Analysis of Genetic Basis of Wild Soybean Adapting to High Latitude Areas
Published:08 Jan.2023    Source:BioArt

Soybean (Glycine max) is the main source of human plant protein, edible oil and animal feed protein. Cultivated soybeans are domesticated from wild soybeans. In the process of domestication and improvement of soybeans, a large number of key genes and excellent allelic variations have been lost. However, there are few genes (mainly E1E2E3 and E4) controlling soybean growth period and adaptability in cultivated soybeans in high latitude areas, and their genotypes are gradually fixed (mainly e1as/e2/e3/E4), severely limiting the cultivation of high-yield soybean varieties suitable for planting in this area. 

There are a large number of wild soybeans distributed in Heihe City of Heilongjiang Province and the Far East of Russia. How do these wild soybeans adapt to the ecological environment in high latitude areas? In order to explore this scientific problem, research team of Kong Fanjiang/Liu Baohui of Guangzhou University has conducted long-term systematic and in-depth research for many years. They identified the Tof4 (Time of flowering 4) locus, which encodes by an E1-like protein, E1La, that represses flowering and enhances adaptation to high latitudes in wild soybean. Moreover, it was found that Tof4 physically associates with the promoters of two important FLOWERING LOCUS T (FT2a and FT5a) and with Tof5 to inhibit their transcription under long photoperiods. The effect of Tof4 on flowering and maturity is mediated by FT2a and FT5a proteins.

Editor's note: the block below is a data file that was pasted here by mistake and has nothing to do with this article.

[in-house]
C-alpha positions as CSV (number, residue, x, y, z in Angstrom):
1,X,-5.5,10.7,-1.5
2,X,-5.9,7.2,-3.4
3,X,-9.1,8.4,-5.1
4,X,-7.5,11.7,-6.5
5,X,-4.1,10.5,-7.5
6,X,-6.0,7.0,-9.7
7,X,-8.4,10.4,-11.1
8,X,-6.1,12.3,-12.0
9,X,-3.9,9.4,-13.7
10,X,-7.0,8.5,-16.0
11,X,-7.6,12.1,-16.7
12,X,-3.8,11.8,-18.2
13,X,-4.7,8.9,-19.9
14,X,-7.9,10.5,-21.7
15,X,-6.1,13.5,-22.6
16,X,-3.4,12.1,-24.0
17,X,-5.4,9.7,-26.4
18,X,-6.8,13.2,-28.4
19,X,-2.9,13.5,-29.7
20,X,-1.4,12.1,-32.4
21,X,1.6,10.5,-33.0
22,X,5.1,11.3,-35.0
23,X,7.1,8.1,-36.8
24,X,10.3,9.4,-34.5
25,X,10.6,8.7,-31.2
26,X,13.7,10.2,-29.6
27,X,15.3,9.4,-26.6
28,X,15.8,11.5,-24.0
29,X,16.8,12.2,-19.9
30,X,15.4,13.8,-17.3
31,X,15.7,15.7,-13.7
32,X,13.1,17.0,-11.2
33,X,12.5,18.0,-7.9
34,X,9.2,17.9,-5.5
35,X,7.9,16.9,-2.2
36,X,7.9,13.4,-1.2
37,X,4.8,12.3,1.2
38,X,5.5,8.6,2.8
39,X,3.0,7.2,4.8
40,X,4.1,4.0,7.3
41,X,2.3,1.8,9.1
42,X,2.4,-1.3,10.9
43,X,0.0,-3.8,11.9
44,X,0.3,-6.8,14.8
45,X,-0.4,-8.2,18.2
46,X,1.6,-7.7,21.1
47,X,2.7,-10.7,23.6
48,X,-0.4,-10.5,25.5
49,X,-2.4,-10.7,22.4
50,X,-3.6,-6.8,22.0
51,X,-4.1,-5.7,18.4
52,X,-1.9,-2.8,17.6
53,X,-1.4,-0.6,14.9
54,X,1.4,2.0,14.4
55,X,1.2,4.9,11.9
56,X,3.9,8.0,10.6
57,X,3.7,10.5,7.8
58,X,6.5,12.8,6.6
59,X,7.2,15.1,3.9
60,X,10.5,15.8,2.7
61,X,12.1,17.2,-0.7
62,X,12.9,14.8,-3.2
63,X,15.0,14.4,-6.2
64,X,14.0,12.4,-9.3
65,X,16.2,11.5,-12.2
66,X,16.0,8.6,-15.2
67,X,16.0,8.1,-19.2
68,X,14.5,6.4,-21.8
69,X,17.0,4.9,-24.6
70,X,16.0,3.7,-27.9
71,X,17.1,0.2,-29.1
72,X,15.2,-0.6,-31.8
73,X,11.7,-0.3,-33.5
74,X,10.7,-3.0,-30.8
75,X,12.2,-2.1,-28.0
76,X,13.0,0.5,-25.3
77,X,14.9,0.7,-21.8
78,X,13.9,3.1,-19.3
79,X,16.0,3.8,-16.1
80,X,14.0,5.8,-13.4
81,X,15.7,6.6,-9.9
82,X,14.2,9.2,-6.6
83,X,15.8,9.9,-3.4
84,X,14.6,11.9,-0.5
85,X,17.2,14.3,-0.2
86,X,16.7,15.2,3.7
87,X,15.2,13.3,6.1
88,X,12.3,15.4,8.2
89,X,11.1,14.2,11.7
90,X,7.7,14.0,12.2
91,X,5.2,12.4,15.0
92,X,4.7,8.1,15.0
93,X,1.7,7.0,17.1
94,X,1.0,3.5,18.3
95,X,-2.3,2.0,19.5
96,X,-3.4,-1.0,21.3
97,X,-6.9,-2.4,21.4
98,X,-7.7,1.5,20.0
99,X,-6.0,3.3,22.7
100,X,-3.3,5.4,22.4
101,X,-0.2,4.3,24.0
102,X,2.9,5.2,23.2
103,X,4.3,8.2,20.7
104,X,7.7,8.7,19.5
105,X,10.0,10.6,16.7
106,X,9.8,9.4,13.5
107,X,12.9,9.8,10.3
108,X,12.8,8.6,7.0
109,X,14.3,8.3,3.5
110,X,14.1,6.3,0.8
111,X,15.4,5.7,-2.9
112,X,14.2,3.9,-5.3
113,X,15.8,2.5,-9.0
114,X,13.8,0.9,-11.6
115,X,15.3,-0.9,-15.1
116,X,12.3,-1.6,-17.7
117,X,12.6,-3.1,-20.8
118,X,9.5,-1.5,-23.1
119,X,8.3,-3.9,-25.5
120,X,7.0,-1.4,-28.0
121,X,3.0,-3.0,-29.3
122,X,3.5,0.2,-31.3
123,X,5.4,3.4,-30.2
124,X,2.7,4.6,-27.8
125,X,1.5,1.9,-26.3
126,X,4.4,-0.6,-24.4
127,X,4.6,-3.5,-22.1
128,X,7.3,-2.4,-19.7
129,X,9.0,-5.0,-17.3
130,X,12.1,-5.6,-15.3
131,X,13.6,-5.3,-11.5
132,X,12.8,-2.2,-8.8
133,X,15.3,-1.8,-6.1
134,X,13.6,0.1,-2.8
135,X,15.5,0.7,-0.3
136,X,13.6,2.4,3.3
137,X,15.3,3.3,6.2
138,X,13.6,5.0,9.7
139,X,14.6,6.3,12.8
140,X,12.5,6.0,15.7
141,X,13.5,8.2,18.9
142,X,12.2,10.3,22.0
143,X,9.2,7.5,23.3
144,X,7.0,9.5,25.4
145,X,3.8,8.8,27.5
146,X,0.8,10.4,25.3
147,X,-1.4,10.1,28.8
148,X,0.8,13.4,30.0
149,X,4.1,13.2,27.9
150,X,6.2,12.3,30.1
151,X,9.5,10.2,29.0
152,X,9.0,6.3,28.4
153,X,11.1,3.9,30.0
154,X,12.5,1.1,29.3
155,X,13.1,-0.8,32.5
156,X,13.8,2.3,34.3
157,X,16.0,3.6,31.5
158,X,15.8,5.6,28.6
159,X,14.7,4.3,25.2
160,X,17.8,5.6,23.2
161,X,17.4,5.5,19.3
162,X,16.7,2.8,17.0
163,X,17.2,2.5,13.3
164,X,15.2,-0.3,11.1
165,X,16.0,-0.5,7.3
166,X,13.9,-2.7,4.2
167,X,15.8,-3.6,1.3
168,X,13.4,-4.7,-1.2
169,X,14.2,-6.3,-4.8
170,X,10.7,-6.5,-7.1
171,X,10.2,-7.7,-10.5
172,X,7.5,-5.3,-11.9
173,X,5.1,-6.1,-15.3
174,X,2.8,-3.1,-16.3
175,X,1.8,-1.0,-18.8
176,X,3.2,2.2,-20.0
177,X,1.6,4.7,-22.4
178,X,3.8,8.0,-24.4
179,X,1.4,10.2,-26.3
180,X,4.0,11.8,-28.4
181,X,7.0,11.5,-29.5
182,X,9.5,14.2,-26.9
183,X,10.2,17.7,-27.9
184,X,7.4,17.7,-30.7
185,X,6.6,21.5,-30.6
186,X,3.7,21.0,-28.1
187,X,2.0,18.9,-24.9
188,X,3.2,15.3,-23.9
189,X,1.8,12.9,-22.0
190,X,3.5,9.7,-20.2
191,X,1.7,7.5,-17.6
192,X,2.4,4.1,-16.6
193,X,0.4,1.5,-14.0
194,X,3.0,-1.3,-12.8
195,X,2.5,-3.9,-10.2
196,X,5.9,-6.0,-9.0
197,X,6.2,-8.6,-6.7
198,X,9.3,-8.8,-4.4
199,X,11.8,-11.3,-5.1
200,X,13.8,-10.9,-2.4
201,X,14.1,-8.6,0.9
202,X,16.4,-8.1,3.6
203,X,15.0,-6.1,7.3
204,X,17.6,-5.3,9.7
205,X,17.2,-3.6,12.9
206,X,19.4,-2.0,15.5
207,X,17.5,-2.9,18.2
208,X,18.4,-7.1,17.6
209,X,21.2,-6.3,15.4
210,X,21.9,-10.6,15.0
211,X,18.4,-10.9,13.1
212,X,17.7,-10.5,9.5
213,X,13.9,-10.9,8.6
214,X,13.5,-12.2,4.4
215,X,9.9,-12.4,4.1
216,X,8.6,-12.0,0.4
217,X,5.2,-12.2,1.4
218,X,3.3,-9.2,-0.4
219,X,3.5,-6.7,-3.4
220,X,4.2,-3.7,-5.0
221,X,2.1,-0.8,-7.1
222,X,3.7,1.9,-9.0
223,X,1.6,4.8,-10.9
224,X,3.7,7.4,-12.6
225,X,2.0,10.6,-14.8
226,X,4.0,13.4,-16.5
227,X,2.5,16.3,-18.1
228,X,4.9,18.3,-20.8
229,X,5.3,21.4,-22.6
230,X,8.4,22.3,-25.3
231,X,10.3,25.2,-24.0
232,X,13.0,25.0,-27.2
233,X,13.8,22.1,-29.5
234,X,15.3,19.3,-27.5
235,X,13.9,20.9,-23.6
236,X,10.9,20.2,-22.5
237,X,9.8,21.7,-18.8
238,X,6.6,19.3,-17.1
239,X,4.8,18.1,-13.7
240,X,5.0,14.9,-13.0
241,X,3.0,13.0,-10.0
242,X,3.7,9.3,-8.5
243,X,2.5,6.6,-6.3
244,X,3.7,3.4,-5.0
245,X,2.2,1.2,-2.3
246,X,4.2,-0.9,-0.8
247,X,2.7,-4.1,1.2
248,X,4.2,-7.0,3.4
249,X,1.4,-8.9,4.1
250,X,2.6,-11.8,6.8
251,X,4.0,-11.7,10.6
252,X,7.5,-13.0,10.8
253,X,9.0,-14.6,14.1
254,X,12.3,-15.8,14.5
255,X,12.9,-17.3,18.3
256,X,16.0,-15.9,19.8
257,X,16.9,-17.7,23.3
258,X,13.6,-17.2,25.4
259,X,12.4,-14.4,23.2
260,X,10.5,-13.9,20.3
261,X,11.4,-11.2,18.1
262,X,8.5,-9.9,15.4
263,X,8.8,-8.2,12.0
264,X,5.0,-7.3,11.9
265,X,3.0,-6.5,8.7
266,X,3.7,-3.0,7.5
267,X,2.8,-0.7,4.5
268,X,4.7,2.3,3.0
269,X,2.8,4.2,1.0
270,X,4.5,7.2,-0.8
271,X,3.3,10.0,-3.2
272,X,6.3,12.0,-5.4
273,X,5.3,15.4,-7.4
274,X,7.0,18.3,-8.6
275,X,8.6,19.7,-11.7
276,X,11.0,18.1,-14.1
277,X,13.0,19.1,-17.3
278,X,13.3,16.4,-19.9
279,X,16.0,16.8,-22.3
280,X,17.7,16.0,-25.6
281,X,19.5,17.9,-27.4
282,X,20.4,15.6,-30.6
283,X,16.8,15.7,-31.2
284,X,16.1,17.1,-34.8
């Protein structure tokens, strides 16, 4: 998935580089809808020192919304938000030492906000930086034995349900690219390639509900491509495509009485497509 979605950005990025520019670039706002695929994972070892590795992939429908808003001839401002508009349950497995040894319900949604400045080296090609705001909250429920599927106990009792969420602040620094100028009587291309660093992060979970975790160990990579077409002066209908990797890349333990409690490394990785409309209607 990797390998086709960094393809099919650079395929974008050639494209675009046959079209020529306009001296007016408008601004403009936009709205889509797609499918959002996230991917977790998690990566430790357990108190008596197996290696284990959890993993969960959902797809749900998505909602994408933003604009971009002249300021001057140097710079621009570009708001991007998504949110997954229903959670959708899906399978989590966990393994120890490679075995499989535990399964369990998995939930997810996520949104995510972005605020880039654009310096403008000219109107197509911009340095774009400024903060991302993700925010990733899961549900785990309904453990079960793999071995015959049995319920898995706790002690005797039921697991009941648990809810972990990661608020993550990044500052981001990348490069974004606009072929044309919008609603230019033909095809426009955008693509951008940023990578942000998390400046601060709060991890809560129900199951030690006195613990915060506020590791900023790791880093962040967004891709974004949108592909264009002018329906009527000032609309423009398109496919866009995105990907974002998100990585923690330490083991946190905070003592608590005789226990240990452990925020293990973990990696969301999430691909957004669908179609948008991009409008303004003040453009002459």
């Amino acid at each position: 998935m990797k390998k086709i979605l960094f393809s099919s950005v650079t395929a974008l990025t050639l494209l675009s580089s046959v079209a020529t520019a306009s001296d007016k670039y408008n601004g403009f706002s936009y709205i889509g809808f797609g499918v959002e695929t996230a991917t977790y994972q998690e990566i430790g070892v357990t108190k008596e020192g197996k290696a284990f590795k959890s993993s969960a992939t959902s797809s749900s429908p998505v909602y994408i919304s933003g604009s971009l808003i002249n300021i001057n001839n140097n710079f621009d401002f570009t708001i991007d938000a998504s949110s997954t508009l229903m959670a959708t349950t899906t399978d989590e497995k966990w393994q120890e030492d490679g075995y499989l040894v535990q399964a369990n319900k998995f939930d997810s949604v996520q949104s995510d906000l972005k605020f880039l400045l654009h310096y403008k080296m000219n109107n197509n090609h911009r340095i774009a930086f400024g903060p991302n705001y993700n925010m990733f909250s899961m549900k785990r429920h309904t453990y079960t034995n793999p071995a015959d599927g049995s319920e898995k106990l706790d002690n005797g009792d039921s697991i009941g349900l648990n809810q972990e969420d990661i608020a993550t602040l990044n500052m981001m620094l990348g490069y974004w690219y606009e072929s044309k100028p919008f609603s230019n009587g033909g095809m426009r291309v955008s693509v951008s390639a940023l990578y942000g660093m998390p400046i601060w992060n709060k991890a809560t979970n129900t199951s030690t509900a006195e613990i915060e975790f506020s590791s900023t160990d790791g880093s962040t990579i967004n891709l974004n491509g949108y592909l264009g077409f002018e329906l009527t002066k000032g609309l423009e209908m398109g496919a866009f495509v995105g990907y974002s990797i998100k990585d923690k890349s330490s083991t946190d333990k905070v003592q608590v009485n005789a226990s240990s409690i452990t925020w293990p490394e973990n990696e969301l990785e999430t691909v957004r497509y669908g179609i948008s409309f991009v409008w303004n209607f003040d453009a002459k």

The results showed that the introgression of the tof4-1 and Tof5H2 alleles into modern soybean or editing E1 family genes represents promising avenues to obtain early-maturity soybean, thereby improving productivity in high latitudes.